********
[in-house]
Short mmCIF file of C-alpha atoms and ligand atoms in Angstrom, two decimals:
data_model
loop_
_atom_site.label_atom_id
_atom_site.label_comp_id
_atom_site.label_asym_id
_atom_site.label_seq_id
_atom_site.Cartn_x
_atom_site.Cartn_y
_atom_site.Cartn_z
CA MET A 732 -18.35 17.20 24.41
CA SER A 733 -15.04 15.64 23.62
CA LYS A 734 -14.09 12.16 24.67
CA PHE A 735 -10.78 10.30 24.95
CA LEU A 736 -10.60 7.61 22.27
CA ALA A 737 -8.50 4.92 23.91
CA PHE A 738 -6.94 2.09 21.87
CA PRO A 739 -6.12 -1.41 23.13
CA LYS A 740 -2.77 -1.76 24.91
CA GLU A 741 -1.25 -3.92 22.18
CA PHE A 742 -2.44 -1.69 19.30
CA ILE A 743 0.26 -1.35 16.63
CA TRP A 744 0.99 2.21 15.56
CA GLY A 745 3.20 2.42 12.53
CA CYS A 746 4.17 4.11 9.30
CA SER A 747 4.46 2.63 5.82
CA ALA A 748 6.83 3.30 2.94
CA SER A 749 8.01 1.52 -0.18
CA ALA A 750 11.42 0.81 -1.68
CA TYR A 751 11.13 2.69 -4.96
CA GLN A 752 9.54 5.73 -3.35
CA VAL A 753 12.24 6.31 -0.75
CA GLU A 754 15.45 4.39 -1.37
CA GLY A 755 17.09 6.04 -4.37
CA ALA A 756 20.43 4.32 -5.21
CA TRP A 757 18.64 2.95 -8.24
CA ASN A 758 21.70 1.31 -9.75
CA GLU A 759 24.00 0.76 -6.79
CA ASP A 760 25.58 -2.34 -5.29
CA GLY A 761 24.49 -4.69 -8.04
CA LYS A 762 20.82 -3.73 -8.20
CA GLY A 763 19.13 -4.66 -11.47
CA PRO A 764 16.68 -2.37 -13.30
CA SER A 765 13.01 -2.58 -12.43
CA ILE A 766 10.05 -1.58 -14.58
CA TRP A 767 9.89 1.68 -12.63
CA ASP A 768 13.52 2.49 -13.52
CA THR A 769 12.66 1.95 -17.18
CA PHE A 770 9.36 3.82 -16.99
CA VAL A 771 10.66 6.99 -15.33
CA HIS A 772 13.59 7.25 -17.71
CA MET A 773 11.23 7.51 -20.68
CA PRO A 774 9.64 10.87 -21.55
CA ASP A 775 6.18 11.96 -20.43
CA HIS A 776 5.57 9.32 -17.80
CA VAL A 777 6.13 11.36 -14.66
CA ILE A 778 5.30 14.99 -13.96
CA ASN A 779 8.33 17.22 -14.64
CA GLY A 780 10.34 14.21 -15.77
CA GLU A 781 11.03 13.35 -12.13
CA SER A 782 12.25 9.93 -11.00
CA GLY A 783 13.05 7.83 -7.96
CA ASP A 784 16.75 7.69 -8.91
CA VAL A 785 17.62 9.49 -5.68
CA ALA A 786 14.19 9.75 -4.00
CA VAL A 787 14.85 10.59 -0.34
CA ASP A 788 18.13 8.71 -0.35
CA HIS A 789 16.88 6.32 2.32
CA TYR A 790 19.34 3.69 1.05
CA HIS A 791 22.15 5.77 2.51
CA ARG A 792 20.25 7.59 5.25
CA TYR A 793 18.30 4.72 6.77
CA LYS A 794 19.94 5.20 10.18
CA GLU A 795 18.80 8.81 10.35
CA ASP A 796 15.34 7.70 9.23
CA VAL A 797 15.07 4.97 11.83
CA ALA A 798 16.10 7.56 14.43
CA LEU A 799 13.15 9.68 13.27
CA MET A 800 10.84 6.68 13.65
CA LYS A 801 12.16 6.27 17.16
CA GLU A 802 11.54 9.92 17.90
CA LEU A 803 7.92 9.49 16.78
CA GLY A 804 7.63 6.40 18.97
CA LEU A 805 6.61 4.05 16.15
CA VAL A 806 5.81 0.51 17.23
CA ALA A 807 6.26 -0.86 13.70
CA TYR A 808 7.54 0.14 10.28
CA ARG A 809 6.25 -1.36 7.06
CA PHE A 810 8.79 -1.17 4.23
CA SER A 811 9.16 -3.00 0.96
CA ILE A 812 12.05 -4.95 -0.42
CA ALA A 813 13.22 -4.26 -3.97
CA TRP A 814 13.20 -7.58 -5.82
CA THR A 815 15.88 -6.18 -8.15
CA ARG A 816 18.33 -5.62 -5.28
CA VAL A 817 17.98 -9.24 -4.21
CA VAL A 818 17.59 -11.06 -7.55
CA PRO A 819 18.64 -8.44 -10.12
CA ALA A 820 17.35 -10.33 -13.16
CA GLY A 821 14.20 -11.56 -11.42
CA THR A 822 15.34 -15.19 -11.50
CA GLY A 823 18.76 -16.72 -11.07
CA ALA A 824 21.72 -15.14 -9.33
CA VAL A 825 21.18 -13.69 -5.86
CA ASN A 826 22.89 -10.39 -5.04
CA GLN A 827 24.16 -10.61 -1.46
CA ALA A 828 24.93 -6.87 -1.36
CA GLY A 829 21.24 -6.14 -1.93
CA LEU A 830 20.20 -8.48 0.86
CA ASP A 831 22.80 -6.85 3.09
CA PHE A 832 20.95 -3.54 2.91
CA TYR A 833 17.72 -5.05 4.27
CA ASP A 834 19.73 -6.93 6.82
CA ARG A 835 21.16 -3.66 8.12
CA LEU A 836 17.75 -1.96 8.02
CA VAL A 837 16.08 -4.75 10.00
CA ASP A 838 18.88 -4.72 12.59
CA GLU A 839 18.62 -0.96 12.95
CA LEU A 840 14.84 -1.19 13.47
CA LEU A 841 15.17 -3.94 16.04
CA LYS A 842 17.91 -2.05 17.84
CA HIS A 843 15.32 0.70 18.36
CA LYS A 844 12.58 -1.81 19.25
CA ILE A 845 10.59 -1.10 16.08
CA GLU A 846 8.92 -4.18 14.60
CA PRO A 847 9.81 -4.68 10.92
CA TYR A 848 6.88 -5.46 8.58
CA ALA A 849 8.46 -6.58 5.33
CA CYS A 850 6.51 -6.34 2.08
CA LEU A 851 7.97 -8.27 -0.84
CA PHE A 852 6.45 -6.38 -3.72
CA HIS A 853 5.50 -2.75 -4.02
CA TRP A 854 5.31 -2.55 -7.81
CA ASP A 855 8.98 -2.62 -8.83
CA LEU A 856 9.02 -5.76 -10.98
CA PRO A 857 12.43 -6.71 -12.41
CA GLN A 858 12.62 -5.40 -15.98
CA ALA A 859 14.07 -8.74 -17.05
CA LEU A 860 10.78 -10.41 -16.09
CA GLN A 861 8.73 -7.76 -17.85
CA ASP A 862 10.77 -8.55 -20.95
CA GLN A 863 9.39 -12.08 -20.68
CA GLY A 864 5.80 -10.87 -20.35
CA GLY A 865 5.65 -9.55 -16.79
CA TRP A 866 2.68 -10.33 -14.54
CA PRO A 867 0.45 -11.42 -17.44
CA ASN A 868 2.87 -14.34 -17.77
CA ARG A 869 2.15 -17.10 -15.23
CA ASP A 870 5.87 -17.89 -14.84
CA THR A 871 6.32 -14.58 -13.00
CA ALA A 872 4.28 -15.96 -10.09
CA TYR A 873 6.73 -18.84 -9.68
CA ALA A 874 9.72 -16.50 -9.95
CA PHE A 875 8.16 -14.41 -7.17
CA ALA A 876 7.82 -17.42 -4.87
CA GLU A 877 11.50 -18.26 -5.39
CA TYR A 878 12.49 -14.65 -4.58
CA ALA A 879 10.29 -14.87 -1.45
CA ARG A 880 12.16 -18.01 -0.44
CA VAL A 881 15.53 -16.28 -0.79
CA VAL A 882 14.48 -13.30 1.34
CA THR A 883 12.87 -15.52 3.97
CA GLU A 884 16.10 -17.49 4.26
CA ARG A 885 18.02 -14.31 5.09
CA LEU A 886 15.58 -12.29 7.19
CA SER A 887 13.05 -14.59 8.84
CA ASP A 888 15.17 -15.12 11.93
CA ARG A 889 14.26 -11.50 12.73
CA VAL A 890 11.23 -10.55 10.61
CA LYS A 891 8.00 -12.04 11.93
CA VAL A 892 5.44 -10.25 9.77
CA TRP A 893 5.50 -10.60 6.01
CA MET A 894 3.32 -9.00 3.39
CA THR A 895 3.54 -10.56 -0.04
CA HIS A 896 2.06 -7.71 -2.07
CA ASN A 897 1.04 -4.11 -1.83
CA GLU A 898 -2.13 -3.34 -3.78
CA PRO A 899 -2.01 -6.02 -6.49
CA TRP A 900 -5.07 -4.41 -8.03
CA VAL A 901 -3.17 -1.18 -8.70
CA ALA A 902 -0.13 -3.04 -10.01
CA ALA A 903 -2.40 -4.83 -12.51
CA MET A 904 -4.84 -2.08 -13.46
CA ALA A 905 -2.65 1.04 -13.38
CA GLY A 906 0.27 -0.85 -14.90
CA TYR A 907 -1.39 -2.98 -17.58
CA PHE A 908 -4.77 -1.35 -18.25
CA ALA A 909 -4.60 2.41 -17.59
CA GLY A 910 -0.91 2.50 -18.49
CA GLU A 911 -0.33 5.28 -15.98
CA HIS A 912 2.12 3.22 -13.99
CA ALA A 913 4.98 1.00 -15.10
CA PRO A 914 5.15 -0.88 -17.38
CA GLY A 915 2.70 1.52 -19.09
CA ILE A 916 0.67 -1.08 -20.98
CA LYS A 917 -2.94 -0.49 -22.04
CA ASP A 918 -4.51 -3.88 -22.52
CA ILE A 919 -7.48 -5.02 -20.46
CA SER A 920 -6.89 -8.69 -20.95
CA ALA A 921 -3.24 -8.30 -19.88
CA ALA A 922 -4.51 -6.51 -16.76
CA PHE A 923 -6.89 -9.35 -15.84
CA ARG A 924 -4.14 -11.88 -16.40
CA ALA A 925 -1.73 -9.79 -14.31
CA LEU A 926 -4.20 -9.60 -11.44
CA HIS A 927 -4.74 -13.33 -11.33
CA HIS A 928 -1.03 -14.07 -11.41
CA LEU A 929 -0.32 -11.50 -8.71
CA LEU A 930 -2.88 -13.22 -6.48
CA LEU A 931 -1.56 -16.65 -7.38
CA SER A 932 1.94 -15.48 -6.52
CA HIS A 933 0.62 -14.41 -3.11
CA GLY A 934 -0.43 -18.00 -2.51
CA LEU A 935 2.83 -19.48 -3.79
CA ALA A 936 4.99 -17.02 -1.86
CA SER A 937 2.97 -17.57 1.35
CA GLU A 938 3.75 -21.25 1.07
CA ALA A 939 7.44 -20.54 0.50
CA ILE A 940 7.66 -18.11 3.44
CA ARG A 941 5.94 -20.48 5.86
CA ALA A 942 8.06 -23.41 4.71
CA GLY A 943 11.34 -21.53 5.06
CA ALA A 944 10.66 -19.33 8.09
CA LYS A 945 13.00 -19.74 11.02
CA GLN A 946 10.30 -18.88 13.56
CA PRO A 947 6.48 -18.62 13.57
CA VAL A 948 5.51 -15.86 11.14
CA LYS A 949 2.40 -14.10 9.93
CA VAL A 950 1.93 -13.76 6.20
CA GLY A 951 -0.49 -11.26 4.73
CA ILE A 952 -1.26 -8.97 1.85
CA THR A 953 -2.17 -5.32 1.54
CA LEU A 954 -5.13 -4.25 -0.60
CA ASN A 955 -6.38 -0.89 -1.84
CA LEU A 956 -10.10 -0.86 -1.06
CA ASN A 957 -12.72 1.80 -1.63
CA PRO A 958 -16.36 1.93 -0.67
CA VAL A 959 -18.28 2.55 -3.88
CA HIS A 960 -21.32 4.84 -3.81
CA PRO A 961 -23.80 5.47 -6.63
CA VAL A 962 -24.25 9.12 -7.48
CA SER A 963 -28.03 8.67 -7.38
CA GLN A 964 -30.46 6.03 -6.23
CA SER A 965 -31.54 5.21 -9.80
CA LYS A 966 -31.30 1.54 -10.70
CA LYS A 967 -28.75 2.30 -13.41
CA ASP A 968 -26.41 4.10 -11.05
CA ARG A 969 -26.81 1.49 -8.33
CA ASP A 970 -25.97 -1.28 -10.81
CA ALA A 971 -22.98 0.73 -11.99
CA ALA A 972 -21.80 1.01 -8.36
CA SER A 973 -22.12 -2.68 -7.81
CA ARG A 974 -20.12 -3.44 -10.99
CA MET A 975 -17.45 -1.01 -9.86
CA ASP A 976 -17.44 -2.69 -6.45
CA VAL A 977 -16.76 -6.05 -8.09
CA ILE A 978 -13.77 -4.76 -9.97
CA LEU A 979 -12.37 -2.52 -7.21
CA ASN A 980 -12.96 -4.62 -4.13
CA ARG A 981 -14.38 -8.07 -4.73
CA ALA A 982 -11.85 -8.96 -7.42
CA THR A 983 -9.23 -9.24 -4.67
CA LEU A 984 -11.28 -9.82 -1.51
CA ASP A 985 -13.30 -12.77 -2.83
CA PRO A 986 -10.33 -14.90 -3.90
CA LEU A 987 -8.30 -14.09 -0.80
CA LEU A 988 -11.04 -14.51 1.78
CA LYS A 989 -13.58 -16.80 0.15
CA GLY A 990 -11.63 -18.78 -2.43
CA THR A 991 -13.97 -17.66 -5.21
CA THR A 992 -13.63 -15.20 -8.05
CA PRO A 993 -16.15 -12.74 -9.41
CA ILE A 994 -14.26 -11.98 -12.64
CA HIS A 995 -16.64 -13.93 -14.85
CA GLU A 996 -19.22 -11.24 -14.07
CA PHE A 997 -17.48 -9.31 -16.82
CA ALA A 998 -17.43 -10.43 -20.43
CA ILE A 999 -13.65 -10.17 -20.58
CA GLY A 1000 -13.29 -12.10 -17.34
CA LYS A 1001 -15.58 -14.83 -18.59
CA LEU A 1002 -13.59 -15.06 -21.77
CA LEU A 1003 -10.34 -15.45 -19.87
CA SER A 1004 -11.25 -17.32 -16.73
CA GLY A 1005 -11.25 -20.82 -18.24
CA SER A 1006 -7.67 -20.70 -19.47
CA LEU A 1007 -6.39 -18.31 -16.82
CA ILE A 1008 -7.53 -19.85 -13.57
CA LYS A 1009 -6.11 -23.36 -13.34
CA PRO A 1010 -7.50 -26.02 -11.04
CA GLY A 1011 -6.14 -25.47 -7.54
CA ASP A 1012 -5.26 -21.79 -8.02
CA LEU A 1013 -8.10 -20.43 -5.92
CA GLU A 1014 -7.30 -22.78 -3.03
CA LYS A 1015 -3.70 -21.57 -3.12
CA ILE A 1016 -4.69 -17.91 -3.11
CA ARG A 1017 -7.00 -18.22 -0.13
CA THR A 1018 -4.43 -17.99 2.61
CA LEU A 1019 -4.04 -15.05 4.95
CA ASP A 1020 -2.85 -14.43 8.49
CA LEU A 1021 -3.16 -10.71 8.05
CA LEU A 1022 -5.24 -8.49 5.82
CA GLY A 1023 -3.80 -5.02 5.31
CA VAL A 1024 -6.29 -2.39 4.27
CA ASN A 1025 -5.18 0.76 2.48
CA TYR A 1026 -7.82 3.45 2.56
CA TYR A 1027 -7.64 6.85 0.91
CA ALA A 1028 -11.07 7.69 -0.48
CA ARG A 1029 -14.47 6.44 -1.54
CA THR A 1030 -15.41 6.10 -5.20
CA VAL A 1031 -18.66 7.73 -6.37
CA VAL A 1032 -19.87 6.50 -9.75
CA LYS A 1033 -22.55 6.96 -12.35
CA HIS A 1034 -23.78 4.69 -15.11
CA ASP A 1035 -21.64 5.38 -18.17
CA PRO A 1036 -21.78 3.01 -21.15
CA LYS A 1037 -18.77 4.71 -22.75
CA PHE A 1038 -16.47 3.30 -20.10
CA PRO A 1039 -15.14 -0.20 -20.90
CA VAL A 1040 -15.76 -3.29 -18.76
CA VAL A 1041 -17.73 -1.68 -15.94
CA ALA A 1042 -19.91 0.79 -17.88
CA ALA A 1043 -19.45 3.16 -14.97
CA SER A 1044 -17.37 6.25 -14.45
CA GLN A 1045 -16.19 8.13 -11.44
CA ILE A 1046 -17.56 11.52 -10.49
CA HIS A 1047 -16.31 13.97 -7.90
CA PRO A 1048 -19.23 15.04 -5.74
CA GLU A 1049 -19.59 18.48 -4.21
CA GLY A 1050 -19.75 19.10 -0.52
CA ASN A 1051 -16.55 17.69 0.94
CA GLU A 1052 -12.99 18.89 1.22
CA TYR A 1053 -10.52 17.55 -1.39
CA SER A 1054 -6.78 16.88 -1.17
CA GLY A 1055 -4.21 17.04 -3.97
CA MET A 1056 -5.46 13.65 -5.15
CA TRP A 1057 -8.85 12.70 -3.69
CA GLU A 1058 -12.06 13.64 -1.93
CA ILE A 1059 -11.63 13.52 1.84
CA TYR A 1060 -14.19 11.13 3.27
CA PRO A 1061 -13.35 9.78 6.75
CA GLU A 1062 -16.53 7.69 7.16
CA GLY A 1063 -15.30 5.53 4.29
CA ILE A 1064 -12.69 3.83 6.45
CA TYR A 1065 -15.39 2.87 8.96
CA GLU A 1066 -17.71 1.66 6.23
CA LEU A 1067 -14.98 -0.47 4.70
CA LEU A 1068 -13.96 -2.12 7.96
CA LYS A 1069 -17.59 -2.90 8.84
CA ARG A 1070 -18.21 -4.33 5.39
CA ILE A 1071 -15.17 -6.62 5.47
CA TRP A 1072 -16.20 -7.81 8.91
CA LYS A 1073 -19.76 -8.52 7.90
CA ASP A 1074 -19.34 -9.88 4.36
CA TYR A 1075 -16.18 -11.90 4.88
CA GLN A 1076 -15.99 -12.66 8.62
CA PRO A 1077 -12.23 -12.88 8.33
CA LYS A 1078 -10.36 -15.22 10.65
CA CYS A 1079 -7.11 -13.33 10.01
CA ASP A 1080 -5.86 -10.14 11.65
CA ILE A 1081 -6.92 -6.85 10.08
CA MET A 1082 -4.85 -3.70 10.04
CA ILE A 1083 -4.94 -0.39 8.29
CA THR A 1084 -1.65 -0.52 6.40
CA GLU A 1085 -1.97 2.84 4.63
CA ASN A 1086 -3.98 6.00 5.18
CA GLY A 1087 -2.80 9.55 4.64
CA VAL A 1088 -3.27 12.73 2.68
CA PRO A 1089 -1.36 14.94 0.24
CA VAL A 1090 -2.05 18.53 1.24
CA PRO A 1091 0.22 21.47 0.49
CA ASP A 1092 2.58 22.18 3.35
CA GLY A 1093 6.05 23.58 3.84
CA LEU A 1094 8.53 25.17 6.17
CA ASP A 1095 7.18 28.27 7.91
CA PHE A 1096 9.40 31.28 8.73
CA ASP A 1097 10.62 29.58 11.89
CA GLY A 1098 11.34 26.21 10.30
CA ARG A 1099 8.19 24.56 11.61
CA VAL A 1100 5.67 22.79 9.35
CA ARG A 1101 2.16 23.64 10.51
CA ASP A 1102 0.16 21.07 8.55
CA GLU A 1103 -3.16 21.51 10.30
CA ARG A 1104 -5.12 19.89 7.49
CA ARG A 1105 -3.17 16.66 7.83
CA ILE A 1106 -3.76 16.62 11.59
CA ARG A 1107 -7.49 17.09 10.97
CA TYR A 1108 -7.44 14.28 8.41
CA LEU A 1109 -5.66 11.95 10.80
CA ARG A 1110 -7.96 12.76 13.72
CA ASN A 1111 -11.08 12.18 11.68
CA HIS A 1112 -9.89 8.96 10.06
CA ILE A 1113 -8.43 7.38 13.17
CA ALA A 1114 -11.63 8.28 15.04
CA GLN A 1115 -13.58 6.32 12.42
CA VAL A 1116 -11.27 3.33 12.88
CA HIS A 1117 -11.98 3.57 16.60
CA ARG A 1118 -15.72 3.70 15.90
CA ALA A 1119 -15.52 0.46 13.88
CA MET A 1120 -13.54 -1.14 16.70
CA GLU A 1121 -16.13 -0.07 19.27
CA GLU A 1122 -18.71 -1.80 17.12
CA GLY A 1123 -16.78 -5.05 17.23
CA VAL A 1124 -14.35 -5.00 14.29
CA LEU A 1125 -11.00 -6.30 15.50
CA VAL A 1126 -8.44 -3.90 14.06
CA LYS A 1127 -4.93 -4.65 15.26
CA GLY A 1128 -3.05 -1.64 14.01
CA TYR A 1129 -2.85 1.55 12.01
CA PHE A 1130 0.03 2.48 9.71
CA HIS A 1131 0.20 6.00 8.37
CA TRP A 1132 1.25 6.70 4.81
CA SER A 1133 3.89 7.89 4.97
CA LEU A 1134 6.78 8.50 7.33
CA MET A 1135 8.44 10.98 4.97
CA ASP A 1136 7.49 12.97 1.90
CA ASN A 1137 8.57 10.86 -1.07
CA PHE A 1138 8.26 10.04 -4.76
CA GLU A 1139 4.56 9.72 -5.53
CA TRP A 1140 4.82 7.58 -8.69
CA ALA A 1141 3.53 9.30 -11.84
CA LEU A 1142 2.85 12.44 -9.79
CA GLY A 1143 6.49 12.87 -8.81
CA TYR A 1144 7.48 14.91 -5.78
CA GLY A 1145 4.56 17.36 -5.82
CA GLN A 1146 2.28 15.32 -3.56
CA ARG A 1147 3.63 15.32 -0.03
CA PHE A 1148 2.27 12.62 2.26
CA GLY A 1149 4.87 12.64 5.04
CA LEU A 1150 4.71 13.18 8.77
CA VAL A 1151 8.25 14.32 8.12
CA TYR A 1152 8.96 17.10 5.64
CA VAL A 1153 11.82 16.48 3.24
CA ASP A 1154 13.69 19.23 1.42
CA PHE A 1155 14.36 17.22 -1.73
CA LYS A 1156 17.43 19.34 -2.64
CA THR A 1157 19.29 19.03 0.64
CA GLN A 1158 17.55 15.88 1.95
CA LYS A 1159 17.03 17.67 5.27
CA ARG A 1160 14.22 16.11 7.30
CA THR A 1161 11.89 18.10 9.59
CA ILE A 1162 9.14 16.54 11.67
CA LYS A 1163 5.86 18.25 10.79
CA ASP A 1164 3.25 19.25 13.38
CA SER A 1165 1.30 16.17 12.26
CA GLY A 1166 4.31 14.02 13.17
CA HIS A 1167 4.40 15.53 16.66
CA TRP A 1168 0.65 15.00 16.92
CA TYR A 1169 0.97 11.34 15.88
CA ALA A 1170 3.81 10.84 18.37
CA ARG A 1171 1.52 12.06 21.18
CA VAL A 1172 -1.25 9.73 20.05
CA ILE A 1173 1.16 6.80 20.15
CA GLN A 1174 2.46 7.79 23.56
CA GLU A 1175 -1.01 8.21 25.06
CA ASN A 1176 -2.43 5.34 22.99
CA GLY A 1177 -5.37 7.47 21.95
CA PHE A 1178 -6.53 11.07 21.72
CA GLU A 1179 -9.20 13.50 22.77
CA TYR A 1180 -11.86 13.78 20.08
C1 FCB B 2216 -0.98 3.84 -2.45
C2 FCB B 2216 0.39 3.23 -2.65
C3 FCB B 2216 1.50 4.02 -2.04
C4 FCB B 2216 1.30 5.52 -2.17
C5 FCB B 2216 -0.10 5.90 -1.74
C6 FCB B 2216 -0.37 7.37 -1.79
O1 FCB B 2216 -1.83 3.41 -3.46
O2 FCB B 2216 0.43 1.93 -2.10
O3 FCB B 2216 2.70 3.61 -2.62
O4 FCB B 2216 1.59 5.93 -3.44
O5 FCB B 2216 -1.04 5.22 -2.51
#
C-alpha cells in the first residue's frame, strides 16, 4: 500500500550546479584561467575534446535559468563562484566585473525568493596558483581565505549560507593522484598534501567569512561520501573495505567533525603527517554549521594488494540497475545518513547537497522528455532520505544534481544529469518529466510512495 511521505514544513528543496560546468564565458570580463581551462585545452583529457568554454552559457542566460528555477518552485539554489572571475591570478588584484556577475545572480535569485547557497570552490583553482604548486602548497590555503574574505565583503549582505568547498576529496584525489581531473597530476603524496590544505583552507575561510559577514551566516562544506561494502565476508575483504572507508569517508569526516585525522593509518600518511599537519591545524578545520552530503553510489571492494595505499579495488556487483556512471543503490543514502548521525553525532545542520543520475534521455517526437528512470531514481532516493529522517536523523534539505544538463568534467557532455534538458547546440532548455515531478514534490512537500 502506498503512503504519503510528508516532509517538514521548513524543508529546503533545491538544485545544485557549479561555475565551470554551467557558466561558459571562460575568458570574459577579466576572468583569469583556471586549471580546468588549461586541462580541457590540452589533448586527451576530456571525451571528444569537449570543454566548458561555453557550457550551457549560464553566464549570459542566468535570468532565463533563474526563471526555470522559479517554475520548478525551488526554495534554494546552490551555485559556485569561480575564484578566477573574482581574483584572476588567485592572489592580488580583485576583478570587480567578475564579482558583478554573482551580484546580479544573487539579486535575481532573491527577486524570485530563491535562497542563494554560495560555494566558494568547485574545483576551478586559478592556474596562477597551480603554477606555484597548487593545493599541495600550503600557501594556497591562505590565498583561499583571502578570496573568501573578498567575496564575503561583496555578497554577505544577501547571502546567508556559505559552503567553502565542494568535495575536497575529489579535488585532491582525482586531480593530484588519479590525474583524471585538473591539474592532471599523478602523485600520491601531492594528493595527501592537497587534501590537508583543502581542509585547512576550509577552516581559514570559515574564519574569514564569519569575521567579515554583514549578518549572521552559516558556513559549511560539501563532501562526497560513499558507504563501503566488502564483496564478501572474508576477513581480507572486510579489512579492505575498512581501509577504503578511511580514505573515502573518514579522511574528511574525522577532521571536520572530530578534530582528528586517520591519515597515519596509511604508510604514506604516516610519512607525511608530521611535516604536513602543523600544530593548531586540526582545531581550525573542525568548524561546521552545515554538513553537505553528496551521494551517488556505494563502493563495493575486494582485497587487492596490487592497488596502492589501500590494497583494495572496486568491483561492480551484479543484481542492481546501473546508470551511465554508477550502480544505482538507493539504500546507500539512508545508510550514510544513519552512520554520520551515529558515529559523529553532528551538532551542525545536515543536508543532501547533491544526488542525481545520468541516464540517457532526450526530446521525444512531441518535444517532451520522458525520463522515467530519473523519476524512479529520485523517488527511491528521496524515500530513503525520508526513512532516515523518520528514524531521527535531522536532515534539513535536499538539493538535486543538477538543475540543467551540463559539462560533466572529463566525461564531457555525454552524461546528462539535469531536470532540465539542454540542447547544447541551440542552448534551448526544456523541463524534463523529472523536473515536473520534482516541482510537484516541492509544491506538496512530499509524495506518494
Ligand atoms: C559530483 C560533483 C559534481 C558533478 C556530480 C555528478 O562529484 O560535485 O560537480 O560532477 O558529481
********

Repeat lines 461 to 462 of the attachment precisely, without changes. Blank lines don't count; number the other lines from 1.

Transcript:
C1 FCB B 2216 -0.98 3.84 -2.45
C2 FCB B 2216 0.39 3.23 -2.65